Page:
Amazon: M Joseph Murphy on Amazon: Paperback and ebook
Smashwords: M Joseph Murphy Author Page on Smashwords
Kobo: M Joseph Murphy Books on Kobo

Sunday, January 26, 2014

Tips for Designing Your Own Cover - What I Learned From Working on Cover Art for Su Williams

I met Su Williams through a group of fantastic writers I belong to, Author Social Media Support Group. She posted a draft of the cover for her second novel and wanted feedback. Here was her original draft:

Because she was using Illustrator and PowerPoint, her editing options were very limited. After offering advice for a bit, she asked if I could take her chosen images and work with them in PhotoShop. I wanted more expose and experience working with cover art so I agree.


The core images are not bad. However, I believe the fonts destroy this cover. It's impossible to read the back cover. The eyes behind the title are extremely distracting. I call this "photobombing": insertion of a random image that obviously doesn't belong.


Keep it simple. Graphics programs allow you to do tons of tricks. That doesn't mean you have to use them. I sent her the graphic below.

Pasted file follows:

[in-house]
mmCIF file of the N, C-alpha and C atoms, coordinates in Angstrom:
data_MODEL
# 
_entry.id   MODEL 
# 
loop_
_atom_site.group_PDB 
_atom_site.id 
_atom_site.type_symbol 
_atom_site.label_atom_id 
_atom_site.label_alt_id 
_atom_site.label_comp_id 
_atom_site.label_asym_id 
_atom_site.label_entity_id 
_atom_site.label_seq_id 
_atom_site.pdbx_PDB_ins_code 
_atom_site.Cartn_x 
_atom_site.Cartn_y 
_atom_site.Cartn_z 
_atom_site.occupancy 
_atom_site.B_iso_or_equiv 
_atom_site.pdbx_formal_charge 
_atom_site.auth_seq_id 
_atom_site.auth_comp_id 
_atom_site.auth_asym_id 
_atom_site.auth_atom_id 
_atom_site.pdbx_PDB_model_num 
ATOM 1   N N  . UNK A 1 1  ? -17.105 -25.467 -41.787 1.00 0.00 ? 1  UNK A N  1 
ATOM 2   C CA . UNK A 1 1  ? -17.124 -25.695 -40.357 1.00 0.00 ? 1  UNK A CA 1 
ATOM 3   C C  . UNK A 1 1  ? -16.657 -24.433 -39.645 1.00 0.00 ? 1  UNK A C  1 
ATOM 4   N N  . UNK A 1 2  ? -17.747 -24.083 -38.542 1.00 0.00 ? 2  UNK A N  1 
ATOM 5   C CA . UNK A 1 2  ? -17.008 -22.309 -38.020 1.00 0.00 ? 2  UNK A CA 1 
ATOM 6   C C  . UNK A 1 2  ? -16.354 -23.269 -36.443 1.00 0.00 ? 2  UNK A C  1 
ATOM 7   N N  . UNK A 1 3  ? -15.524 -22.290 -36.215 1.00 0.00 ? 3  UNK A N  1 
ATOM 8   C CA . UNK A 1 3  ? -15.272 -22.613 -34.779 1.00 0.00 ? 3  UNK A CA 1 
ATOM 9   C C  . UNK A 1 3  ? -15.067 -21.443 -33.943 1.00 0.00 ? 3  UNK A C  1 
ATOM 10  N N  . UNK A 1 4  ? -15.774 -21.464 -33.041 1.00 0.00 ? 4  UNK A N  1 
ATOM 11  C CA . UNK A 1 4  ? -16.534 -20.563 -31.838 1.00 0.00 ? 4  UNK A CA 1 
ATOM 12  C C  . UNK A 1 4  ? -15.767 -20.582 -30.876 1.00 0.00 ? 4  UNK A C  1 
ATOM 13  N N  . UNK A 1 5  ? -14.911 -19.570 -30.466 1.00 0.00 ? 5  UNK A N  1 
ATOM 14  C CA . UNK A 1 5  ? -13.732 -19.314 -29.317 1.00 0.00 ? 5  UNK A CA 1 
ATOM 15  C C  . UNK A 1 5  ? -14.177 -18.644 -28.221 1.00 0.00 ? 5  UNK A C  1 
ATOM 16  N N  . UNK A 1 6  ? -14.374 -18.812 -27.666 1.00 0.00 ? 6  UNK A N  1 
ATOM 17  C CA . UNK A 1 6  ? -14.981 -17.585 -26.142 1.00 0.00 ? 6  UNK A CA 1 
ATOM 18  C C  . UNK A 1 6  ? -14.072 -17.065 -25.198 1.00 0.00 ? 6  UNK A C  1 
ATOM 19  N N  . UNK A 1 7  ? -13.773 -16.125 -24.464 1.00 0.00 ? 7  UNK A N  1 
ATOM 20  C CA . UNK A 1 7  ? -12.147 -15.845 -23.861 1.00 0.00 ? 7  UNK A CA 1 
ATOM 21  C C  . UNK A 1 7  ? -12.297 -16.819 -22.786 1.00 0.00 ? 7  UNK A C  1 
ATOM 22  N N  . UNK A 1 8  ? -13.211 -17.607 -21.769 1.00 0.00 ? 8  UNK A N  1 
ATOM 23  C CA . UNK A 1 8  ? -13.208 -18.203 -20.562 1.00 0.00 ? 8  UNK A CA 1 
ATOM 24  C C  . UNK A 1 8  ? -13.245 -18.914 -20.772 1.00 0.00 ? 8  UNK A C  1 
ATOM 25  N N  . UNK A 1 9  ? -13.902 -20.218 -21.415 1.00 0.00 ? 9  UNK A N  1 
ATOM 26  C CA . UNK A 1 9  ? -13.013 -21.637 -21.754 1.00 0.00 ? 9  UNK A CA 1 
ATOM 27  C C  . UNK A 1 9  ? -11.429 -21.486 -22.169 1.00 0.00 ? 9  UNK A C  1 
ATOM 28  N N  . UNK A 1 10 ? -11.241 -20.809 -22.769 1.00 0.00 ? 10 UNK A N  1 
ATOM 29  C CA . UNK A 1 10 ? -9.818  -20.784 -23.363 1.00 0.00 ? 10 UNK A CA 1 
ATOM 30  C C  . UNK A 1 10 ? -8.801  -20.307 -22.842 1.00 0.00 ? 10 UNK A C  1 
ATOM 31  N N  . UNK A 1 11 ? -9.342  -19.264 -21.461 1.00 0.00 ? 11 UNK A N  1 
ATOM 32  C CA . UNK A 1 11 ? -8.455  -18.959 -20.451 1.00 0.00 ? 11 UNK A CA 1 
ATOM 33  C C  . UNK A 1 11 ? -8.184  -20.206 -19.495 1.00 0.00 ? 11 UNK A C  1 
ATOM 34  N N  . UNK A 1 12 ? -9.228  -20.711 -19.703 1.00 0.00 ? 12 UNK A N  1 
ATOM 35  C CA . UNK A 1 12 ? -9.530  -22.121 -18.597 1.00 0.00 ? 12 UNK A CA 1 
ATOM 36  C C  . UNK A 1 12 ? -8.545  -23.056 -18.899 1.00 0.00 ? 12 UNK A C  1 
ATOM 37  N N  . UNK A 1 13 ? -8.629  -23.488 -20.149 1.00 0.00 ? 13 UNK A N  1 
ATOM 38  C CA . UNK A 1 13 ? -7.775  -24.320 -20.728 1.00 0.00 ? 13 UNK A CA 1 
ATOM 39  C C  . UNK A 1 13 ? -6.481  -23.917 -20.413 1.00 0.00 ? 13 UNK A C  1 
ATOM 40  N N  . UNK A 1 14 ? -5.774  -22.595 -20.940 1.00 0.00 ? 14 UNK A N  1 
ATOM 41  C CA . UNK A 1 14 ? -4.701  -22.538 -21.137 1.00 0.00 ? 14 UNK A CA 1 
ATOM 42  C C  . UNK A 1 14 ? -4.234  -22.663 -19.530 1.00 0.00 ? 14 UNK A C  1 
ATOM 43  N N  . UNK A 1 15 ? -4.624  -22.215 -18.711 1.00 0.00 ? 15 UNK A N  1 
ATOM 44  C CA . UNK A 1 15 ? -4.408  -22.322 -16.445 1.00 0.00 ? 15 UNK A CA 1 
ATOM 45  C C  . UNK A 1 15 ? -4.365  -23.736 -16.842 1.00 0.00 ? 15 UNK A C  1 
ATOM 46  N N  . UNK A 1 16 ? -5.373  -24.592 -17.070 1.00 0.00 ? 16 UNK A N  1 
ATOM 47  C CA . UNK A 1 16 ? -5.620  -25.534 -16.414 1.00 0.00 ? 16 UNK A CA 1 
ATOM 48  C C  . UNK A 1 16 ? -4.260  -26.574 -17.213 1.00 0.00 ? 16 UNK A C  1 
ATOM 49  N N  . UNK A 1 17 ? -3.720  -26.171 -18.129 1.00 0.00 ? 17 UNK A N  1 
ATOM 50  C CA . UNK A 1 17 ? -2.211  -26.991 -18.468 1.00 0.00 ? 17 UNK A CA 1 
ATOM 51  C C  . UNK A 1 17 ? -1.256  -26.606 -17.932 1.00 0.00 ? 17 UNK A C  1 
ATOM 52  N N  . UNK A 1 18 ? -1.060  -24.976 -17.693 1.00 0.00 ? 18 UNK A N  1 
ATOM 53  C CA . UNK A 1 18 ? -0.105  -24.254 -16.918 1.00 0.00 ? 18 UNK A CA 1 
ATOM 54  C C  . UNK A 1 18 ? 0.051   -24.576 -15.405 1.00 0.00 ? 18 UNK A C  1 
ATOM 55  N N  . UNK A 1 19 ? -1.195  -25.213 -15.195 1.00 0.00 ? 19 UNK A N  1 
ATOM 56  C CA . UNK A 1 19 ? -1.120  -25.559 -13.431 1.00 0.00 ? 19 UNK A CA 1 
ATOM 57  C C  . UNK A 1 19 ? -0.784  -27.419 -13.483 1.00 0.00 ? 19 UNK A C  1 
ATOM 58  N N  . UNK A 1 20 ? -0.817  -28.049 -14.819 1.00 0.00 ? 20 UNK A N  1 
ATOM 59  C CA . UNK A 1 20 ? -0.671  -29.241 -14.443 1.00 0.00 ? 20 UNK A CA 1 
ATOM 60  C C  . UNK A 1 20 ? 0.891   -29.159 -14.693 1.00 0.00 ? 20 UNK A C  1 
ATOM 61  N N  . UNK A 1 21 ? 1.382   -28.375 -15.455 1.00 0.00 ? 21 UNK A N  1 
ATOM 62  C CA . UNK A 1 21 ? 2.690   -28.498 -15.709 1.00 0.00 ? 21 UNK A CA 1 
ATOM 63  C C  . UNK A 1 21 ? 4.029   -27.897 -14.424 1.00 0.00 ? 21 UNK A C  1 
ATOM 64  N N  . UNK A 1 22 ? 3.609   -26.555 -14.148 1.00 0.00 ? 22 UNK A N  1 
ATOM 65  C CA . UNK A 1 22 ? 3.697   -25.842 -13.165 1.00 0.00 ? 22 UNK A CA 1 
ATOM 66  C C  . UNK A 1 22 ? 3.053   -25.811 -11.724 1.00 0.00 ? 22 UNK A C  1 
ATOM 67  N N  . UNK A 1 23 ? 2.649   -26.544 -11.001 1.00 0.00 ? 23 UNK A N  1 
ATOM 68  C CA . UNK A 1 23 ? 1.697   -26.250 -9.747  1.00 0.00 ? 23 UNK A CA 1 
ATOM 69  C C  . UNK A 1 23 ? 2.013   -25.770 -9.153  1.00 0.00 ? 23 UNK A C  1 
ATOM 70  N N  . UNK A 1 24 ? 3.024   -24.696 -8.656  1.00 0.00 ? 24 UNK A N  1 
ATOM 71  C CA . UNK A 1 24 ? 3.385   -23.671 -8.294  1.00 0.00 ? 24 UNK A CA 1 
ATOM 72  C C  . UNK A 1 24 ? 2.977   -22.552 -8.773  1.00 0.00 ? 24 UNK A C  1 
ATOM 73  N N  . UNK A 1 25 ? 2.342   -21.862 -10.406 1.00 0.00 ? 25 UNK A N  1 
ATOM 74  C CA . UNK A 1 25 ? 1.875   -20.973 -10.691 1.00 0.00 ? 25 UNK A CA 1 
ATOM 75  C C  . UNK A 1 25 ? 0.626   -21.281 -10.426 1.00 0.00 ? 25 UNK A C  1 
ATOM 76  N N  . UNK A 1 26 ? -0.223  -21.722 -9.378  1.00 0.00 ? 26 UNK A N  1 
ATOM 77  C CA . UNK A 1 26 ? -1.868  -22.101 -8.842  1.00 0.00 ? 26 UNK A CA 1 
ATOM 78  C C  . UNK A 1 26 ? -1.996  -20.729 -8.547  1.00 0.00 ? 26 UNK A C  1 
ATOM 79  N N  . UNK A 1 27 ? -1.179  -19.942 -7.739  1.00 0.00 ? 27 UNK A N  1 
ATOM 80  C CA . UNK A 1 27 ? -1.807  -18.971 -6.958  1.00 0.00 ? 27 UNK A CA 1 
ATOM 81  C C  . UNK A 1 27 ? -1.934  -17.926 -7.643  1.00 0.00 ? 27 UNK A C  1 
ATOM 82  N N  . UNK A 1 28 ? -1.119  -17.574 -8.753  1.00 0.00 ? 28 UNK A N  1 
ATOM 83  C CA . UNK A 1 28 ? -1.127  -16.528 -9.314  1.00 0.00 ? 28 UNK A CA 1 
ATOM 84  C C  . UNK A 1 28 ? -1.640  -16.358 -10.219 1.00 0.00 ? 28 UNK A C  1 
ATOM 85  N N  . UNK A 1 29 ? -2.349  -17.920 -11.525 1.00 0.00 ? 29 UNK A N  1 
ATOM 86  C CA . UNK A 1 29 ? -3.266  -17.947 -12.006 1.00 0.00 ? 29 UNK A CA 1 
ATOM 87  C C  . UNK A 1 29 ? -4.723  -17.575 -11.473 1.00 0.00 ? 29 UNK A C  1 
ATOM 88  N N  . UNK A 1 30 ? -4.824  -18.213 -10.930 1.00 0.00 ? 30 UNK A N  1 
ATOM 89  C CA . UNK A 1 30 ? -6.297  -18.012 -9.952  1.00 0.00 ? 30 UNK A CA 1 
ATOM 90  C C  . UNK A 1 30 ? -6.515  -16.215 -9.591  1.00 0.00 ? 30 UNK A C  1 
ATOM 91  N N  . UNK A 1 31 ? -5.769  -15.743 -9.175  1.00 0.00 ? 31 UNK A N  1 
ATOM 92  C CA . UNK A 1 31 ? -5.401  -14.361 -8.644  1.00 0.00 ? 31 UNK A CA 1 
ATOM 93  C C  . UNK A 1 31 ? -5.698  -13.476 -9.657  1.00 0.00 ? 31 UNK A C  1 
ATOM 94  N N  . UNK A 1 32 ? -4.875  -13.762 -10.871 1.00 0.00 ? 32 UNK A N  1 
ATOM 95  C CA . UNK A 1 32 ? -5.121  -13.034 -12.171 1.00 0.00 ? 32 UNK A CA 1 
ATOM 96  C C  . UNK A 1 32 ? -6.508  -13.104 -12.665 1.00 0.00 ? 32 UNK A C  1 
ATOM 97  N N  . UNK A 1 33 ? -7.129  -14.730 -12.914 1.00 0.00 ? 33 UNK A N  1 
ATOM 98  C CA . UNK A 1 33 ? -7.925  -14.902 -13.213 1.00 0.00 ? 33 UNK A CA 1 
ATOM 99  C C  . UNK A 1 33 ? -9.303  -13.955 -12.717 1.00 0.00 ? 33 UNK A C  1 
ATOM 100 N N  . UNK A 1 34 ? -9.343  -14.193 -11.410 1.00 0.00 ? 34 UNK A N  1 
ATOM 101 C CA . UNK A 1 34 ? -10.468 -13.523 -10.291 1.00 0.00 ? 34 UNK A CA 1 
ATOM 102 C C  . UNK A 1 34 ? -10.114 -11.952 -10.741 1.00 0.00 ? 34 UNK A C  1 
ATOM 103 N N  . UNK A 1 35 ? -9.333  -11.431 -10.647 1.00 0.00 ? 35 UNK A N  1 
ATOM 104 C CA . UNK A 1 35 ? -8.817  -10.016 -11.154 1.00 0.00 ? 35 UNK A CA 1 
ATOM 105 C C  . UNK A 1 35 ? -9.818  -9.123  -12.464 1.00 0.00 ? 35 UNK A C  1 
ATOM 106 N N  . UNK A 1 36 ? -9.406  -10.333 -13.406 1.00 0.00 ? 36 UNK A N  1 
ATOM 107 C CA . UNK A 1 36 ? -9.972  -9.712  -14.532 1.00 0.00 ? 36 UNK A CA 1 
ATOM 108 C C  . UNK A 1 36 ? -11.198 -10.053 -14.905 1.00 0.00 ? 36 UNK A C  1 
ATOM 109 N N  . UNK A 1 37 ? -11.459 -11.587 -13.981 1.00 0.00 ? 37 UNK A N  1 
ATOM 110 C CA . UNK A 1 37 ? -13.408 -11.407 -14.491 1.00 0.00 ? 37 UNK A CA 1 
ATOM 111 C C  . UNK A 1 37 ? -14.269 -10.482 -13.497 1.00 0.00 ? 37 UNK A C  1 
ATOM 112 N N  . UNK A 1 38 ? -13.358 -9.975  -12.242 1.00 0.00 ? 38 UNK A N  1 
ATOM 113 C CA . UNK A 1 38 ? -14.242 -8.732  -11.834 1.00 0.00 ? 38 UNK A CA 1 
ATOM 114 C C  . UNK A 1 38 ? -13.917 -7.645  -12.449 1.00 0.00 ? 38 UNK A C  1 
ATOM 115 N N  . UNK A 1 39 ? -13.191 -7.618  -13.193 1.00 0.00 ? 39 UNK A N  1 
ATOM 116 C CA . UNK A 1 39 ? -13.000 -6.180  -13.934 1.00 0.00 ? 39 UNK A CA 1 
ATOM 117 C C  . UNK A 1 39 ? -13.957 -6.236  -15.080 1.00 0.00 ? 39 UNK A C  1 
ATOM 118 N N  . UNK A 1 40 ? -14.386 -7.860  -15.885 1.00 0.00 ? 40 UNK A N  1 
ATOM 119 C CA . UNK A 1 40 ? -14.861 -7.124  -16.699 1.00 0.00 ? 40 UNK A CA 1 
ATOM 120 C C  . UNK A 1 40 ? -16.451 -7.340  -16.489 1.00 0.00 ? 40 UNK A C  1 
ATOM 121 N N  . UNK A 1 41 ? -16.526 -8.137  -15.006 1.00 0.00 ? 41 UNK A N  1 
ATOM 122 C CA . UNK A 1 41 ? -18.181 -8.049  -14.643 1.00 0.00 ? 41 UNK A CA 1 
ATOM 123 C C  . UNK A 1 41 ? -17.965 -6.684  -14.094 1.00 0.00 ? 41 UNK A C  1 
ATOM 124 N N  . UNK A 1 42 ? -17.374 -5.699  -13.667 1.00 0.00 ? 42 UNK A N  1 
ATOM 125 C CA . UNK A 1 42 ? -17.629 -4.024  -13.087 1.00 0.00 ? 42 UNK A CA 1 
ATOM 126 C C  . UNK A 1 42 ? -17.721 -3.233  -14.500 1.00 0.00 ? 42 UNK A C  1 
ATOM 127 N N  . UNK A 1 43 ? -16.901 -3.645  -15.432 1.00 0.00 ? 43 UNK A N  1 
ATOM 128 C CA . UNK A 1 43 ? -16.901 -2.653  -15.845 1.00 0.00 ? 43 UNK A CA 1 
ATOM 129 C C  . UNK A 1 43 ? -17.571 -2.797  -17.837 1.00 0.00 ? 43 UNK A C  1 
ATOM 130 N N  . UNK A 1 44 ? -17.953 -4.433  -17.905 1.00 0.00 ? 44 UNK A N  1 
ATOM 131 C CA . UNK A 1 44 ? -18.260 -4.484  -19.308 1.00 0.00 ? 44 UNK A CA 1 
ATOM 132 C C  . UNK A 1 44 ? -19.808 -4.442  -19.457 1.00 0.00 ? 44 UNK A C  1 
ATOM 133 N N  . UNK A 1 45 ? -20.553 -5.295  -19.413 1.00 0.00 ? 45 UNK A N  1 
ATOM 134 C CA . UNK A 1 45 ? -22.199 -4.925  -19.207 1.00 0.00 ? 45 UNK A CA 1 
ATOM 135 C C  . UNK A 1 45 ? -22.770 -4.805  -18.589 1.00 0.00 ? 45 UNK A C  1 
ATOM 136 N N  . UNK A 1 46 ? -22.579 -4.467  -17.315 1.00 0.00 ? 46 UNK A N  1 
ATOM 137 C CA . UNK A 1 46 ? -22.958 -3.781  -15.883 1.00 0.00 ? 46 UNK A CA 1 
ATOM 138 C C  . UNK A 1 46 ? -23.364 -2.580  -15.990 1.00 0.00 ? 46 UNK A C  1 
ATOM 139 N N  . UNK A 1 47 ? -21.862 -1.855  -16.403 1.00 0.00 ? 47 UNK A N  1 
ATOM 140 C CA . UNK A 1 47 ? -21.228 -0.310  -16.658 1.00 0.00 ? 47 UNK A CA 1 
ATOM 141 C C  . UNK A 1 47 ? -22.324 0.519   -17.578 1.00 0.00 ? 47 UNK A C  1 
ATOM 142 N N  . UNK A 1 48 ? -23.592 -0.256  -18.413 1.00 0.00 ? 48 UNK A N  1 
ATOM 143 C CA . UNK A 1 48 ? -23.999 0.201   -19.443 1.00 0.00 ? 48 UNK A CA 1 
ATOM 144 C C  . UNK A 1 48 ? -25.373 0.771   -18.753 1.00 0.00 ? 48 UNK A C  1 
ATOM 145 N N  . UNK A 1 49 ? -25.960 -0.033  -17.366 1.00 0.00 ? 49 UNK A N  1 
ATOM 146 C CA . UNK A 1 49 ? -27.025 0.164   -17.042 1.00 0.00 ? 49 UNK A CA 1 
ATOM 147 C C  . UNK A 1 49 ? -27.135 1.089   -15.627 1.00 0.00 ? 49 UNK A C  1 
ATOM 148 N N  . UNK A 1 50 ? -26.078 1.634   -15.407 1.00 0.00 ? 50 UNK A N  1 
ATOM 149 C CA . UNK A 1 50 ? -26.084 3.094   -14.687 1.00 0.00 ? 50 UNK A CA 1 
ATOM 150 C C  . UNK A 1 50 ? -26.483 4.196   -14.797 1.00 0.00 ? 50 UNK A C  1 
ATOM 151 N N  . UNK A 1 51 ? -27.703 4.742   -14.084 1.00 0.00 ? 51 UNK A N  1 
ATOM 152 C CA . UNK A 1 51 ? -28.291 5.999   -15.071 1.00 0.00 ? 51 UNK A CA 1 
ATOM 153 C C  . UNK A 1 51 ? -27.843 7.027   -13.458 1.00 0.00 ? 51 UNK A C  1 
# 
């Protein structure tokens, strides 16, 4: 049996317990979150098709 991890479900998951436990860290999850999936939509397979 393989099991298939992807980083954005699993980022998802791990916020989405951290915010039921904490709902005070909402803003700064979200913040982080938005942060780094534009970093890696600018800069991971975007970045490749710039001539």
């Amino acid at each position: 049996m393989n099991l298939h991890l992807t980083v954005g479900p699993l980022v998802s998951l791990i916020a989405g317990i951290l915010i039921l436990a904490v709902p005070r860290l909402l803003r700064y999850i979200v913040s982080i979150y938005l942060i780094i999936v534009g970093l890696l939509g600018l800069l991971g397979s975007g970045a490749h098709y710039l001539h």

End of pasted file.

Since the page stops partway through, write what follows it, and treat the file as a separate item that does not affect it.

The eyes are from Pixabay. The woman on guitar was DeviantArt by ModelMSangi. This was never intended to be a final cover. It is simply a mock up to show how to improve the impact of the cover by keeping it simple.

After Su sent me the images, I came up with three different alternatives: one with the old eyes, one with new eyes and one without eyes at all. I preferred the one without any eyes. Su stated she liked the image with the original eyes best.

Rock Star Cover with New Eyes

Rock Star Cover with Original Eyes

Rock Star Cover Without Eyes


First of, the colors work better with the original graphics. I'm not a huge fan of the greens in the original. The wording on the back is much easier to read. I added names to all the quotes in the "praise" section. Quotes without names, I find, are not as convincing. I also added the short bio on Su and her picture. Readers like to put a face to the name. It's very important for brand building.


CreateSpace has very specific requirements. The space taken up by her picture needed to be left blank for CreateSpace to put one of its elements.

And here's where I made a big mistake. Su was relatively happy with the one cover I sent her. However, I was not. I kept working on it for another 20 hours playing with different designs.

I read the description of her first book and realized there is a supernatural element to her series. I don't think that comes across in any of the above images. Su wanted something that looked more painted. The graphics she sent me were not of a high enough quality to do this well. She also wanted more of the green coloring from her original design.